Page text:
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Kirby v. Tulsa Community College

United States District Court, N.D. Oklahoma

April 4, 2019

ELBERT KIRBY and KAY KIRBY, Plaintiffs,
v.
TULSA COMMUNITY COLLEGE, BOARD OF REGENTS TCC AKA, PAUL CORNELL, ROBIN BALLENGER, MARTIN GARBER, SAMUEL COMBS, CARON LAWHORN, RONALD LOONEY, BILL MCKAMEY, BRYAN ALLEN PLANK, and PLANK LAW FIRM, Defendant.

          OPINION AND ORDER

          TERENCE C. KERN UNITED STATES DISTRICT JUDGE

         Before the Court is Plaintiffs Elbert and Kay Kirby's Motion to Reconsider (Doc. 62). For the reasons discussed below, Plaintiffs' Motion is DENIED.

         I. Background

         Plaintiff filed this action pro se on April 25, 2017. Defendants filed Motions to Dismiss on June 13, 2019 (Docs. 44 and 45), to which Plaintiffs never responded. The Court granted the Motions to Dismiss on February 26, 2019. (Doc. 60.) On March 7, 2019, Plaintiffs filed a Motion for Reconsideration, alleging that they never responded to Defendants' Motions to Dismiss because Defendants' attorneys never served Plaintiffs with those motions, and requesting the opportunity to respond now. (Doc. 62.)

         II. Motion for Reconsideration

         Plaintiffs state that their Motion for Reconsideration is made under Federal Rule of Civil Procedure (“Rule”) 59(e). (Doc. 62; Doc. 66, pg. 3; Doc. 67, pg. 4.) Accordingly, the Court finds that it should be construed as a Motion to Alter or Amend Judgment. Fed.R.Civ.P. 59(e). A Motion to Alter or Amend Judgment is warranted when there is (1) an intervening change in the controlling law, (2) new evidence previously unavailable, or (3) the need to correct clear error or prevent manifest injustice. See Servants of the Paraclete v. Does, 204 F.3d 1005, 1012 (10th Cir. 2000) (internal citations and quotations omitted). A motion pursuant to Rule 59(e) is designed to permit relief in “extraordinary circumstances” only. See Hill v. Mem'l. Drive United Methodist Church, 17-cv-227-CVE-JFJ, 2018 U.S. Dist. LEXIS 69232, *4 (N.D. Okla. Apr. 25, 2018).

         In this case, Plaintiffs seeks relief under the third ground, the need to correct clear error or prevent manifest injustice. “Manifest injustice” may reach serious misconduct of counsel when those improper actions have affected the outcome of the case. Stapleton v. St. Francis Hosp., Inc., No. 10-cv-0806-CVE-FHM, 2011 U.S. Dist. LEXIS 133946, *9 (N.D. Okla. Nov. 21, 2011); 11 Charles Alan Wright et. al., Federal Practice and Procedure § 2810.1 (3d ed. 2018). The Court assumes, arguendo, that Defendants' counsel failing to serve Plaintiffs with their Motions to Dismiss would be serious misconduct which would affect the outcome of those motions. Accordingly, the Court must determine whether Defendants' counsel failed to serve Plaintiffs.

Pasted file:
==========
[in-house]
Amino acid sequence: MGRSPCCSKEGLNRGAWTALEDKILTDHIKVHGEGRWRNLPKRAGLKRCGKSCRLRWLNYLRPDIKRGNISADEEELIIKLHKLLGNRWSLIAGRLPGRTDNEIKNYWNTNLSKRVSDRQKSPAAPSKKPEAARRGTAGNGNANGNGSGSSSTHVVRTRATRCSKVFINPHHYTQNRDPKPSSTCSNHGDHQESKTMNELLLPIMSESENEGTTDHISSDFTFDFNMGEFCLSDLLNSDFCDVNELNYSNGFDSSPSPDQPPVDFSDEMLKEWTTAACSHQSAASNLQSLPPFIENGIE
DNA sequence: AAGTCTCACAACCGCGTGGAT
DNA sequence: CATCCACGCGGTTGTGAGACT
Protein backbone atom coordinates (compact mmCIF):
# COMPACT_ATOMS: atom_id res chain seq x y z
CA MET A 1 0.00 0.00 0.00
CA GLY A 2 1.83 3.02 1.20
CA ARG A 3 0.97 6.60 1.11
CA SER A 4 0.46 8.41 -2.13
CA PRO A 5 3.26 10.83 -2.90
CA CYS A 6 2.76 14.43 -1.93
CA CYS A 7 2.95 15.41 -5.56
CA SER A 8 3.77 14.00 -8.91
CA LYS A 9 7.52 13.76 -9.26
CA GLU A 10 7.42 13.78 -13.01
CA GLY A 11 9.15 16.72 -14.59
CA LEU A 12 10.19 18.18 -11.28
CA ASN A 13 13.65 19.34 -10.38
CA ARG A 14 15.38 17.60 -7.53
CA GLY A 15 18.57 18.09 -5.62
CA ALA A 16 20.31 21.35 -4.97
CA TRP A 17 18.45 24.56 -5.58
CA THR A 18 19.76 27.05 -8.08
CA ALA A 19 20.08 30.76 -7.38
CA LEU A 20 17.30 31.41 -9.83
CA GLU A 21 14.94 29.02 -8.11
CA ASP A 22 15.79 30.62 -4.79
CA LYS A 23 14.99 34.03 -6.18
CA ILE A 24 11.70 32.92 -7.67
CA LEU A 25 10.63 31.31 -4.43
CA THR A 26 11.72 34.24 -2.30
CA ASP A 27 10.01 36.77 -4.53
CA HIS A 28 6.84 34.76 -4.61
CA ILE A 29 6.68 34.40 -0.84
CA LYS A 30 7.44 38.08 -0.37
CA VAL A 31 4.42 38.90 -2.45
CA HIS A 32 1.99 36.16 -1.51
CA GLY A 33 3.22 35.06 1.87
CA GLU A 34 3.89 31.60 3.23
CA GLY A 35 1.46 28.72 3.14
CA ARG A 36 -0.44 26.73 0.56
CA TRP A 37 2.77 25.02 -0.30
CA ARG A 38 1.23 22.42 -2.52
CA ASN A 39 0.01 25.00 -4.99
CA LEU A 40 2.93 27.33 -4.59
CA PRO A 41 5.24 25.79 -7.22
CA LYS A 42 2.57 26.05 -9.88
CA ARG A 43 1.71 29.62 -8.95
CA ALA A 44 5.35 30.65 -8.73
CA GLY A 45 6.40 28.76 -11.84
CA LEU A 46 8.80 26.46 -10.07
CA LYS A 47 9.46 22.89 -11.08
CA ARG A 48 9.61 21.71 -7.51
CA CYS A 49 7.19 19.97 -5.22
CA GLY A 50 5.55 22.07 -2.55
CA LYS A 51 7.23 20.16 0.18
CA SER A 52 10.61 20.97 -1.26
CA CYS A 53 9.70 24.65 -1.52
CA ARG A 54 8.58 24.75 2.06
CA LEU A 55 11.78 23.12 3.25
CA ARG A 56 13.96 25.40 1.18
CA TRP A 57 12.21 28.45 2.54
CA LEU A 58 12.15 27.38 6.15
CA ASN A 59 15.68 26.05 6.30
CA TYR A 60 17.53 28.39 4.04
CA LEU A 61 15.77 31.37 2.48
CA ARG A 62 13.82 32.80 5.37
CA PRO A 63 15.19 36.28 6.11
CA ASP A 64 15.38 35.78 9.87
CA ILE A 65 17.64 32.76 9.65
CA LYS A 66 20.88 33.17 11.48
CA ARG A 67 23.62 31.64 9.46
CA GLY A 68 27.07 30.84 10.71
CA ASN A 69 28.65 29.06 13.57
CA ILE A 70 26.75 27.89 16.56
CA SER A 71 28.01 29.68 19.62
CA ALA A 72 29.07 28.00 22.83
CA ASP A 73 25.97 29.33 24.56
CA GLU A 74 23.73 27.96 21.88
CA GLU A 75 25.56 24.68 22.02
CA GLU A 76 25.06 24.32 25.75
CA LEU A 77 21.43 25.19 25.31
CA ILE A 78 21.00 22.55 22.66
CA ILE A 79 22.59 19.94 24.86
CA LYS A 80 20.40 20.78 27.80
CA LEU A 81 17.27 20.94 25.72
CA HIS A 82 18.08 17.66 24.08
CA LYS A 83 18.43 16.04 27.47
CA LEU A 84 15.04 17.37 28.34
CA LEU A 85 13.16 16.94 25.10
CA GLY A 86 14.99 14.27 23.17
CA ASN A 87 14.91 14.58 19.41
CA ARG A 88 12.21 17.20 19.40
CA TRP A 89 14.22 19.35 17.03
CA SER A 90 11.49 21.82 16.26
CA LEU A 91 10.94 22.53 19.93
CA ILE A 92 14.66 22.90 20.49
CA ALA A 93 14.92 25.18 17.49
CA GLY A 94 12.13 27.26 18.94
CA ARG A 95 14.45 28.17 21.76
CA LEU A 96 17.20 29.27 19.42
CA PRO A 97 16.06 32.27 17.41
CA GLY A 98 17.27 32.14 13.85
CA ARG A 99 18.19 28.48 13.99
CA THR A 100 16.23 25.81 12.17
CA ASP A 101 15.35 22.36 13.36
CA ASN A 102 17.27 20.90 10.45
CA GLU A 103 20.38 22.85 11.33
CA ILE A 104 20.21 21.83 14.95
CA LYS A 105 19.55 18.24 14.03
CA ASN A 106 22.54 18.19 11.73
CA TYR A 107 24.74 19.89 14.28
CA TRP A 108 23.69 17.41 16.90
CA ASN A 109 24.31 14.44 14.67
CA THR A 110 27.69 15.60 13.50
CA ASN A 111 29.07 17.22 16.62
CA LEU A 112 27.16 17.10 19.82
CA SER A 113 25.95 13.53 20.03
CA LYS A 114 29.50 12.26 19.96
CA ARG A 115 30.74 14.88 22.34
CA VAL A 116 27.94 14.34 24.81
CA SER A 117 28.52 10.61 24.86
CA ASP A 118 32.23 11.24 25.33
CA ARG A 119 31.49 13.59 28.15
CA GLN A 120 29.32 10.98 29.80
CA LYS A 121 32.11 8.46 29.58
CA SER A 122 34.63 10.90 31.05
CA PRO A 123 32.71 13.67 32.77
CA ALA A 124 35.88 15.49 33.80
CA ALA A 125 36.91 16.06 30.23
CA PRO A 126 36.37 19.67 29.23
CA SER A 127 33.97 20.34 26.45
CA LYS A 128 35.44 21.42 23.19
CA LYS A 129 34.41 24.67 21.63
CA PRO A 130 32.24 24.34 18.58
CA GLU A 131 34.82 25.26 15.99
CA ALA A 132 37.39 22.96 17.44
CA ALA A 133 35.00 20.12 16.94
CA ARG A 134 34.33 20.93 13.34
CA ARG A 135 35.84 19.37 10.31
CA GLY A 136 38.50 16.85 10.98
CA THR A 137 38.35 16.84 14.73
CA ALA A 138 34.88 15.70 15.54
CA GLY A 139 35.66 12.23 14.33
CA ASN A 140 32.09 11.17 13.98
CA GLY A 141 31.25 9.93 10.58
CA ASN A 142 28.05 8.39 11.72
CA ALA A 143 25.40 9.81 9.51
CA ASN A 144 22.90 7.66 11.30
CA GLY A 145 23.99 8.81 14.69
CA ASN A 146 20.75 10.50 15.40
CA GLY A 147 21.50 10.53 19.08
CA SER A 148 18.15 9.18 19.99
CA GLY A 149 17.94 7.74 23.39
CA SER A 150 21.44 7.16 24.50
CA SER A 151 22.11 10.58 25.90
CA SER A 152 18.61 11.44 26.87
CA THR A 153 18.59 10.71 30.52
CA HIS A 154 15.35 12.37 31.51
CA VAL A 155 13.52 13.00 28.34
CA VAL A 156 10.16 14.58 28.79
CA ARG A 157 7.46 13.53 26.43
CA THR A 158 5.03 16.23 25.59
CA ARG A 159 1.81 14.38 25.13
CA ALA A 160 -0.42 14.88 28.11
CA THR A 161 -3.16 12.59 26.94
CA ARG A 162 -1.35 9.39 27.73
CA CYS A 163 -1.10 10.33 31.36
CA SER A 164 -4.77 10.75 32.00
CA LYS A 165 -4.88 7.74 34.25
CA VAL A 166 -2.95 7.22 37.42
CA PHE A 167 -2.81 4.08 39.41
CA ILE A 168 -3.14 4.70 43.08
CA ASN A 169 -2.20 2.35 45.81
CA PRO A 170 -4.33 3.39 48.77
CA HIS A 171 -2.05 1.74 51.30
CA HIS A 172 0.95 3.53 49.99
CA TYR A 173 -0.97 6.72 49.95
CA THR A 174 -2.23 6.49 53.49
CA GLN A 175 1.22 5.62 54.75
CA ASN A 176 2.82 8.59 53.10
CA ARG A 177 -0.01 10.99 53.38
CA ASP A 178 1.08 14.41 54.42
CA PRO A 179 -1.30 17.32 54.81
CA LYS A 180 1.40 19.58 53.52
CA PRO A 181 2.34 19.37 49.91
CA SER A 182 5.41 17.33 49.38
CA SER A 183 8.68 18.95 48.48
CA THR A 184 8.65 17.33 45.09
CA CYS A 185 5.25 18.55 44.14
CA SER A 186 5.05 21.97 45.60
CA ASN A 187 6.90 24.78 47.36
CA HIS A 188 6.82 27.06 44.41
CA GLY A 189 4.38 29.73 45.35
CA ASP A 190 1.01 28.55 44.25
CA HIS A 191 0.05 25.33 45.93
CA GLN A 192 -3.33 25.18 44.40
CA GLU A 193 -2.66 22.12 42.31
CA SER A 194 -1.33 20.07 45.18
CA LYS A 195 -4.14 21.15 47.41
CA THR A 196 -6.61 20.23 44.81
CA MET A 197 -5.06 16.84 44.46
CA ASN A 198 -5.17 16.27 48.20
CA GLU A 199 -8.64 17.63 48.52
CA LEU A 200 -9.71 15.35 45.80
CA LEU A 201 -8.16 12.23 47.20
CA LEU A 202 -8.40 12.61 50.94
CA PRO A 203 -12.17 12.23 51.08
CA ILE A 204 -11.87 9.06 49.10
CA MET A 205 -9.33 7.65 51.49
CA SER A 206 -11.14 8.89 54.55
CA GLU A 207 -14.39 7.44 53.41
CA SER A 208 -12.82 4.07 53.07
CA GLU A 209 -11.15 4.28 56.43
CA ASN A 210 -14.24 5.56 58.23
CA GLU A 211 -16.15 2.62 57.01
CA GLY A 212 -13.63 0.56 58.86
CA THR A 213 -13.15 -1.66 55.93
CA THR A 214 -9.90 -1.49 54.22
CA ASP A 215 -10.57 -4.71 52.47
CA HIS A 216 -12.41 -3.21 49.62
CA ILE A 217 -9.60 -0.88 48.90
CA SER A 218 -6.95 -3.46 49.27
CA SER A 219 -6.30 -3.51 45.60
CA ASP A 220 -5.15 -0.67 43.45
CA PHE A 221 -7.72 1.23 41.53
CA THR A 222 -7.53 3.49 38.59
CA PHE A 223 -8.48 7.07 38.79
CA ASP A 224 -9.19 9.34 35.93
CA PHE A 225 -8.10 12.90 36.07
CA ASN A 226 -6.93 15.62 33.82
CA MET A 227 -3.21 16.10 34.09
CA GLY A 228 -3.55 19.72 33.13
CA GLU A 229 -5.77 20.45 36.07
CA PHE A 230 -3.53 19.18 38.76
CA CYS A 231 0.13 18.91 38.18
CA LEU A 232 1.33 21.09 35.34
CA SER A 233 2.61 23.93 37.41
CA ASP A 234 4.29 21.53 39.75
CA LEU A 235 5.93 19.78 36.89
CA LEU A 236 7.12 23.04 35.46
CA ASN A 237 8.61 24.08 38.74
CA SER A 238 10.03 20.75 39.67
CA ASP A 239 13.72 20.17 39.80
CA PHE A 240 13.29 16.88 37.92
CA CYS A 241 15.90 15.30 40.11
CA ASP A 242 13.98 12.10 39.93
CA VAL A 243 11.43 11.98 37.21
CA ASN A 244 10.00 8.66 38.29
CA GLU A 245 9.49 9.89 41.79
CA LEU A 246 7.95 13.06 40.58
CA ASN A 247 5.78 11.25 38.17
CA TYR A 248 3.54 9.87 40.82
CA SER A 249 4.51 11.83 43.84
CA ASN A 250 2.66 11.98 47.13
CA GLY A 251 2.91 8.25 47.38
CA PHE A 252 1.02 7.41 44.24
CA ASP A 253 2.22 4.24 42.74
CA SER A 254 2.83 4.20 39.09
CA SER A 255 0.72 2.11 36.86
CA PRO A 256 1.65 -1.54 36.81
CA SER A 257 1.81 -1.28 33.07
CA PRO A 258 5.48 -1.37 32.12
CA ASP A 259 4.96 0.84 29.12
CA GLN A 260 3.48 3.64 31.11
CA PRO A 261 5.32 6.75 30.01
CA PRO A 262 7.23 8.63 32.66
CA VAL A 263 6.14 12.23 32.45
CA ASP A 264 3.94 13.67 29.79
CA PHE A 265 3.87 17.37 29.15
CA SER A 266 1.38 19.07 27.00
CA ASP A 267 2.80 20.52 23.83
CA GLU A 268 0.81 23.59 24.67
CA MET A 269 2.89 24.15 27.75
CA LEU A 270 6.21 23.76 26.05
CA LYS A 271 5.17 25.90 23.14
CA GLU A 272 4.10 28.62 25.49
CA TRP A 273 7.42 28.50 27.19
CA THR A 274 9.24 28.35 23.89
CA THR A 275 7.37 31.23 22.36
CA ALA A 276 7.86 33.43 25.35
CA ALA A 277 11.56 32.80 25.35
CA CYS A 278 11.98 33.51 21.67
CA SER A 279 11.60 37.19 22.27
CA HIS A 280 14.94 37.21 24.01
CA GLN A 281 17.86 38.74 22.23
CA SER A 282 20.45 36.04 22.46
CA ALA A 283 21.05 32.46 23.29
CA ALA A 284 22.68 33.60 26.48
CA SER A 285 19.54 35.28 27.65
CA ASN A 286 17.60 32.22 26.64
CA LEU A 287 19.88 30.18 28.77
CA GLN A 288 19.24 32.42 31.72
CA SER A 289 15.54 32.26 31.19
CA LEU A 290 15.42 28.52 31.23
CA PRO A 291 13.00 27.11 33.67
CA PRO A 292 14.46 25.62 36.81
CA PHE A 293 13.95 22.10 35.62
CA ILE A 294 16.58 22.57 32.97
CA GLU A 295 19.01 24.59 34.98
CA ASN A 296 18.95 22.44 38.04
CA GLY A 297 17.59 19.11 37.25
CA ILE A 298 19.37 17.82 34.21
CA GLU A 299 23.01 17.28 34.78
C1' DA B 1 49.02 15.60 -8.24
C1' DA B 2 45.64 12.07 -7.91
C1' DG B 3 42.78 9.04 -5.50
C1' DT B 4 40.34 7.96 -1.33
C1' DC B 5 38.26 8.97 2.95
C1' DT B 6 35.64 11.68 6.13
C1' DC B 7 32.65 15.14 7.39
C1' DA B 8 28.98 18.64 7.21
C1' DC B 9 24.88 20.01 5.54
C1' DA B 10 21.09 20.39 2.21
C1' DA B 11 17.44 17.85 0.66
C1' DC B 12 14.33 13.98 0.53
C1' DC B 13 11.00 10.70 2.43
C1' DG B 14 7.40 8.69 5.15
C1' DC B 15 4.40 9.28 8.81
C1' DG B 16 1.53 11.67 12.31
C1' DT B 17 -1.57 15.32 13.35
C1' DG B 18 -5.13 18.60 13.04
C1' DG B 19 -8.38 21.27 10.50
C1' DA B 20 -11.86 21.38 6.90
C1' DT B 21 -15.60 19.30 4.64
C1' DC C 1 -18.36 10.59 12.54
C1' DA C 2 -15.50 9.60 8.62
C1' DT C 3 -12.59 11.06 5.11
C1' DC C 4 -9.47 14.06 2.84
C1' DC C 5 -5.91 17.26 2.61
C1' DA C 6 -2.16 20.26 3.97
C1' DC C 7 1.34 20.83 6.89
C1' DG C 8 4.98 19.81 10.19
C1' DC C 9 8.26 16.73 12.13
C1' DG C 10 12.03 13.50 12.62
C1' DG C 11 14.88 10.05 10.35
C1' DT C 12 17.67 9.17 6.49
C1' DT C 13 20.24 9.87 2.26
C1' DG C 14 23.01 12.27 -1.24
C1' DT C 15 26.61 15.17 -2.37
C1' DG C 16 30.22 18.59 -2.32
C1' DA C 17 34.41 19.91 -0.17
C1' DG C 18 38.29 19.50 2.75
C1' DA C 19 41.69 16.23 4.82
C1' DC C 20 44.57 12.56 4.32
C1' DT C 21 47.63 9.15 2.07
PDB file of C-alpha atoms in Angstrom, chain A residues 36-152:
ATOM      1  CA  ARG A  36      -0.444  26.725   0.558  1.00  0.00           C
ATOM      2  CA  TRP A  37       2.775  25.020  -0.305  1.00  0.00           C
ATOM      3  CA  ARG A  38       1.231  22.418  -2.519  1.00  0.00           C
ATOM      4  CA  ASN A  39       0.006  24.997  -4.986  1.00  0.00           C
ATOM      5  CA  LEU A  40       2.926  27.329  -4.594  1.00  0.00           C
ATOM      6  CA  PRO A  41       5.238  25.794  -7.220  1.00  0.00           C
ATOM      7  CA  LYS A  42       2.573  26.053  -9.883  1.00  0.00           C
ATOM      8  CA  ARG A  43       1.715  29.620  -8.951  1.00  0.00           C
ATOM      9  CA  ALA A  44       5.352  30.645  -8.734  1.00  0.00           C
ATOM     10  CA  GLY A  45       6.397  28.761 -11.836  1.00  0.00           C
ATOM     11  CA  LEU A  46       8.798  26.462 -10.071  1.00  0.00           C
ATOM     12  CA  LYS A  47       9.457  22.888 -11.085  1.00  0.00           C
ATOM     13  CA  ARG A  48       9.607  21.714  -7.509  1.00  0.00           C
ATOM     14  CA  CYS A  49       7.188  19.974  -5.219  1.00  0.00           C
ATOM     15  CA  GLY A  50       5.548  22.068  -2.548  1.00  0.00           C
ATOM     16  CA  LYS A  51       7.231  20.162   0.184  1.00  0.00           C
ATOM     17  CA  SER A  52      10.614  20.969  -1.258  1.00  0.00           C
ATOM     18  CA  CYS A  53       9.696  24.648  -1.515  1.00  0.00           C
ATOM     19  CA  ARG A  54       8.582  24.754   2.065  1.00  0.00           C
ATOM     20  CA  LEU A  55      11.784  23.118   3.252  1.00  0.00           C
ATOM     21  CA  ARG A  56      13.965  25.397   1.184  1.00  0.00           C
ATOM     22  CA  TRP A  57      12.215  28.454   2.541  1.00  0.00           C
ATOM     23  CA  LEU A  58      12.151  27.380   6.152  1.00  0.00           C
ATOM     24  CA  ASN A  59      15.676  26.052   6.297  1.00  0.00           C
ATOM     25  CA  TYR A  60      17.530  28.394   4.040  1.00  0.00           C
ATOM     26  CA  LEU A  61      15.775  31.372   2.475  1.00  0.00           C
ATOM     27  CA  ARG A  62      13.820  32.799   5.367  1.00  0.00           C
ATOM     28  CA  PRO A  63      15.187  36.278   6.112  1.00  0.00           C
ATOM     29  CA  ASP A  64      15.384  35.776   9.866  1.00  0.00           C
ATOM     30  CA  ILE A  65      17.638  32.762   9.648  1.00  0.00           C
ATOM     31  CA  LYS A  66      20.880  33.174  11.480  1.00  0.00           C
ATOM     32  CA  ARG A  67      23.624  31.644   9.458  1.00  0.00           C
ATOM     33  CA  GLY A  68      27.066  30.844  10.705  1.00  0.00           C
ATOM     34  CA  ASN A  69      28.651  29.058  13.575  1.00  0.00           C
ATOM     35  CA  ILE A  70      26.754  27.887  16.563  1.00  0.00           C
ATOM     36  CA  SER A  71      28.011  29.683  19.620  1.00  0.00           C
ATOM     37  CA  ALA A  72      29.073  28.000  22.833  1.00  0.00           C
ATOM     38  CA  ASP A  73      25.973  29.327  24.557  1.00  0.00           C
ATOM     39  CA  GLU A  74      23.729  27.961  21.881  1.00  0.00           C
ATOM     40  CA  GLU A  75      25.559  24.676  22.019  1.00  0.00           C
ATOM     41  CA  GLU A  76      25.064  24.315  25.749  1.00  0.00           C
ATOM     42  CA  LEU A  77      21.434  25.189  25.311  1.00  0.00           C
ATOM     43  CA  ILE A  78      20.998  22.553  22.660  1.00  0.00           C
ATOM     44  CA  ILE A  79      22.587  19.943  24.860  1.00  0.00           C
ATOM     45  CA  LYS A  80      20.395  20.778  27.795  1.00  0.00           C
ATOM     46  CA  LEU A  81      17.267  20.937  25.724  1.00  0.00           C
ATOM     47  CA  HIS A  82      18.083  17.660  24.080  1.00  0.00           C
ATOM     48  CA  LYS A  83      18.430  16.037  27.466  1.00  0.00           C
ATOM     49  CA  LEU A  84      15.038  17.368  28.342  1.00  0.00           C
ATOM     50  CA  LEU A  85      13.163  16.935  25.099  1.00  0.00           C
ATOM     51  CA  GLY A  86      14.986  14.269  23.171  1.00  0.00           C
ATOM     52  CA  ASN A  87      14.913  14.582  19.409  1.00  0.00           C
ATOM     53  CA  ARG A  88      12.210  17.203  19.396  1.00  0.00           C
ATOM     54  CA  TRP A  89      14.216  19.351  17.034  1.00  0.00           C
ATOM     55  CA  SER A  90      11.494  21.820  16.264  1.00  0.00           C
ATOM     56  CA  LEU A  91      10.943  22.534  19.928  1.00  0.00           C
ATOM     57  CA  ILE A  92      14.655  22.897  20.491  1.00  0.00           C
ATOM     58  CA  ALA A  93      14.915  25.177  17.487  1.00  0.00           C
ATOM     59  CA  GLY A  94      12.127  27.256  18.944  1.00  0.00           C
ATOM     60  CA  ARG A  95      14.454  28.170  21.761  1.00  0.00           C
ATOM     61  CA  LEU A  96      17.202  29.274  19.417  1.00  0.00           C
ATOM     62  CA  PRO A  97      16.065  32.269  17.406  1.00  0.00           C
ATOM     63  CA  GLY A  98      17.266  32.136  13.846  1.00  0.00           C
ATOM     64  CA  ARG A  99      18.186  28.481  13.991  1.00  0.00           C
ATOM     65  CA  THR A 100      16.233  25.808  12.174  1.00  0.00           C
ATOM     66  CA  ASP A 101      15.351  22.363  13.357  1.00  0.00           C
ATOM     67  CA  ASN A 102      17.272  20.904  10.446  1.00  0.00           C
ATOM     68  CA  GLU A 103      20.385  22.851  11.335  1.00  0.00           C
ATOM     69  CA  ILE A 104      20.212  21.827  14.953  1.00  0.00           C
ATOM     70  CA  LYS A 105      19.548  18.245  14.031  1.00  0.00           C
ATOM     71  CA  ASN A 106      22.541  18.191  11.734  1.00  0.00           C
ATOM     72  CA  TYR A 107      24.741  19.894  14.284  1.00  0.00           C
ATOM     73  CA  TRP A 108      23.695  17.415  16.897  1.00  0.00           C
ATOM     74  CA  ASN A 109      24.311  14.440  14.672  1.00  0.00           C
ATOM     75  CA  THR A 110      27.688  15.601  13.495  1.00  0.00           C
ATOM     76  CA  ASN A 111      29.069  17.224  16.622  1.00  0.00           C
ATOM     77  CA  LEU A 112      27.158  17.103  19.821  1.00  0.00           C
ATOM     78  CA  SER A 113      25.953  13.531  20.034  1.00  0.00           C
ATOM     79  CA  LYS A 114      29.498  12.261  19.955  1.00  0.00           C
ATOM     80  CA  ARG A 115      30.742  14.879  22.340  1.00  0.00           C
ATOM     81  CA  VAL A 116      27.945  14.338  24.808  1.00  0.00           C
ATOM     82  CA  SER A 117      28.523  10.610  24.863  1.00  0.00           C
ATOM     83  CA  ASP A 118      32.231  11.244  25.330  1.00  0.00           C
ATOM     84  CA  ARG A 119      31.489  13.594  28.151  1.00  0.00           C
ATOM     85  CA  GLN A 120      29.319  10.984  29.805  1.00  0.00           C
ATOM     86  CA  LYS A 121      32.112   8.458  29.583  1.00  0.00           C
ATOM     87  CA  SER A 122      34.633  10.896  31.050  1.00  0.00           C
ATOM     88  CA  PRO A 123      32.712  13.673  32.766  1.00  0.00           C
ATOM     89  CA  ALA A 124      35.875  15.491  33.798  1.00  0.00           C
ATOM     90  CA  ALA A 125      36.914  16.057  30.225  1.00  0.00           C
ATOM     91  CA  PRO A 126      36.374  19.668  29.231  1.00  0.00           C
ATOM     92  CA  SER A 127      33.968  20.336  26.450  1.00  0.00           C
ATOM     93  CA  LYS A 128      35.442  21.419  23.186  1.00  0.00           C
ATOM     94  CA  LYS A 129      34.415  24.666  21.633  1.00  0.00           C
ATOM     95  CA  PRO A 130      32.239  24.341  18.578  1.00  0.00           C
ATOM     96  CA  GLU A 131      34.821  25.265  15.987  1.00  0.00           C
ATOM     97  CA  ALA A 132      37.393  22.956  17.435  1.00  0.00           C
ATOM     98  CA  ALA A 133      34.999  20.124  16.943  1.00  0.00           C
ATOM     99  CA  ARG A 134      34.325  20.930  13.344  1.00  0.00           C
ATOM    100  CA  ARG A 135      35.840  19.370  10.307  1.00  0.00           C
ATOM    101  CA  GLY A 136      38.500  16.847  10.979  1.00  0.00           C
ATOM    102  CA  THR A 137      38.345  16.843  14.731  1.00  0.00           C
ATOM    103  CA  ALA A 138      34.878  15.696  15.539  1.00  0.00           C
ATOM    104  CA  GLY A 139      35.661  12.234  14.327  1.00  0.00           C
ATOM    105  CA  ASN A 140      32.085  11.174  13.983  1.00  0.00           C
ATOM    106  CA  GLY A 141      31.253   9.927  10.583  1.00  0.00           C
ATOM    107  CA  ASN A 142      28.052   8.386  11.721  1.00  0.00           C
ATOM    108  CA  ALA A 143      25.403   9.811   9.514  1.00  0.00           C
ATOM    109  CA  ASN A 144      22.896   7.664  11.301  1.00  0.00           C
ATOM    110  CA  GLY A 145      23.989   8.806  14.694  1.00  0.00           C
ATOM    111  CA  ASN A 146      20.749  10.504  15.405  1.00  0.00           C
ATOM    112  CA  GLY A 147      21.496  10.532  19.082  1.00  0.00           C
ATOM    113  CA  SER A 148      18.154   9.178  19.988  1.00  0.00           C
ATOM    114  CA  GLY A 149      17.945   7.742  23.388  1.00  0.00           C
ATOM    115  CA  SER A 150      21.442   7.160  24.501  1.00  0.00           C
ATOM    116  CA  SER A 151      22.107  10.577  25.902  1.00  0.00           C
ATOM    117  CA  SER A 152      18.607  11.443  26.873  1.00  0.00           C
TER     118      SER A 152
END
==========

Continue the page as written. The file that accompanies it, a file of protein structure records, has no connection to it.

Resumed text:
As the movant, Plaintiffs bear the burden of proof to show manifest injustice based on Defendants' attorneys' serious misconduct. See Thymes v. Verizon Wireless, Inc., No. 16-66 KG/WPL, 2017 U.S. Dist. LEXIS 3846, *5-6 (D. NM. Jan. 9, 2017). Plaintiffs have failed to carry this burden. Though Plaintiffs contend that they were never served with copies of Defendants' Motions to Dismiss, they have provided no evidence or factual allegations to support these contentions. Defendants, however, have presented evidence that they served their Motions to Dismiss on Plaintiffs. Lead counsel for Bryan Allen Plank and Plank Law Firm (“Plank Defendants”) Ryan A. Ray, has submitted an affidavit indicating that, at his direction, a member of his staff served the Motion to Dismiss on Plaintiffs at their address of record. (Doc. 63-1, pg. 3.) Mr. Ray also attached a copy of his office's “Postage Audit Sheet, ” indicating that his office mailed something related to this case on June 13, the same date that his firm filed Plank Defendants' Motion to Dismiss online. (Doc. 63-1, pg. 8; Doc. 44, pg. 31.) Similarly, Defendants Tulsa Community College and TCC Board of Regents (“TCC Defendants”) have presented the transmittal email from their counsel, Brad Brown, to the email address “followtherules@icloud.com, ” conveying the file-stamped copy of TCC Defendants' Motion to Dismiss. (Doc. 65-1.) This is the email address from which Plaintiffs communicated with Defendants' counsel. (Doc. 63, pg. 9-60; Doc. 66, pg. 3.) The email program lists as an attachment “[DOC 45] Motion to Dismiss Second Amended Complaint by TCC Defendants.” (Doc. 65-1.) Additionally, in their Replies, Plaintiffs have presented no evidence and alleged no facts to rebut Defendants' evidence indicating that Plaintiffs were served with copies of these motions. Considering this evidence, Plaintiffs have not demonstrated that Defendants' attorneys failed to serve them.

         Further, Plaintiffs' arguments in their Replies can be easily dismissed. First, Plaintiffs argue that TCC Defendants' email is fraudulent because “the copy submitted doesn't not [sic] have a file stamp leading the Plaintiff to question the construction and the disputable nature of said documents.” (Doc. 67, pg. 3.) However, while TCC Defendants' motion does not bear the physical stamp that a document receives when it is filed in person, it does bear the electronic stamp that a document receives when it is filed online using the Federal Judiciary's Case Management/Electronic Case Files system, as this motion was. (Doc. 45, pg. 14.) Second, Plaintiffs argue that “[j]ust because the Defendant plead something does not mean it is proven.” (Doc. 67, pg. 4.) However, it is Plaintiffs, as the movants, who bear the burden of proof. Defendants must only show that Plaintiffs have failed to carry their burden, which Defendants here have done. Accordingly, Plaintiffs have failed to demonstrate extraordinary circumstances sufficient to permit relief, and their motion must be denied.

         III. ...


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